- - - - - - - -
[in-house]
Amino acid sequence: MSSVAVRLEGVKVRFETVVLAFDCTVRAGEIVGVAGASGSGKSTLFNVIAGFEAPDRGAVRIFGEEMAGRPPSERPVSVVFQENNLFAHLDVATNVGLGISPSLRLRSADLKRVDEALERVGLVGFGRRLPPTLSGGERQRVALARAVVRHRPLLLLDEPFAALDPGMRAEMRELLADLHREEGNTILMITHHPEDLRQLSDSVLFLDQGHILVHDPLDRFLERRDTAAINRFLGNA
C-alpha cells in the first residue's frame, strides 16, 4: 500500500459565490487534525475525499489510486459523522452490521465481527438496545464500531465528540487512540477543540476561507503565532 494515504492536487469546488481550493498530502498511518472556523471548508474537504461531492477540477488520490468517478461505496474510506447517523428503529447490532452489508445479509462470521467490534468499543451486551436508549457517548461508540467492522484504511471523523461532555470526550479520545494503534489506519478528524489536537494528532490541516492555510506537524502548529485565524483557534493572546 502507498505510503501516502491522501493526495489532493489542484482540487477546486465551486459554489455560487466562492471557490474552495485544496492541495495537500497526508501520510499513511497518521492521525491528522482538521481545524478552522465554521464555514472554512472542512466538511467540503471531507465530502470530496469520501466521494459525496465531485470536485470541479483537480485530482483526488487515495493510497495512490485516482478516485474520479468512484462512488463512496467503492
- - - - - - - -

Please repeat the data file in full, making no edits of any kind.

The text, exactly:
[in-house]
Amino acid sequence: MSSVAVRLEGVKVRFETVVLAFDCTVRAGEIVGVAGASGSGKSTLFNVIAGFEAPDRGAVRIFGEEMAGRPPSERPVSVVFQENNLFAHLDVATNVGLGISPSLRLRSADLKRVDEALERVGLVGFGRRLPPTLSGGERQRVALARAVVRHRPLLLLDEPFAALDPGMRAEMRELLADLHREEGNTILMITHHPEDLRQLSDSVLFLDQGHILVHDPLDRFLERRDTAAINRFLGNA
C-alpha cells in the first residue's frame, strides 16, 4: 500500500459565490487534525475525499489510486459523522452490521465481527438496545464500531465528540487512540477543540476561507503565532 494515504492536487469546488481550493498530502498511518472556523471548508474537504461531492477540477488520490468517478461505496474510506447517523428503529447490532452489508445479509462470521467490534468499543451486551436508549457517548461508540467492522484504511471523523461532555470526550479520545494503534489506519478528524489536537494528532490541516492555510506537524502548529485565524483557534493572546 502507498505510503501516502491522501493526495489532493489542484482540487477546486465551486459554489455560487466562492471557490474552495485544496492541495495537500497526508501520510499513511497518521492521525491528522482538521481545524478552522465554521464555514472554512472542512466538511467540503471531507465530502470530496469520501466521494459525496465531485470536485470541479483537480485530482483526488487515495493510497495512490485516482478516485474520479468512484462512488463512496467503492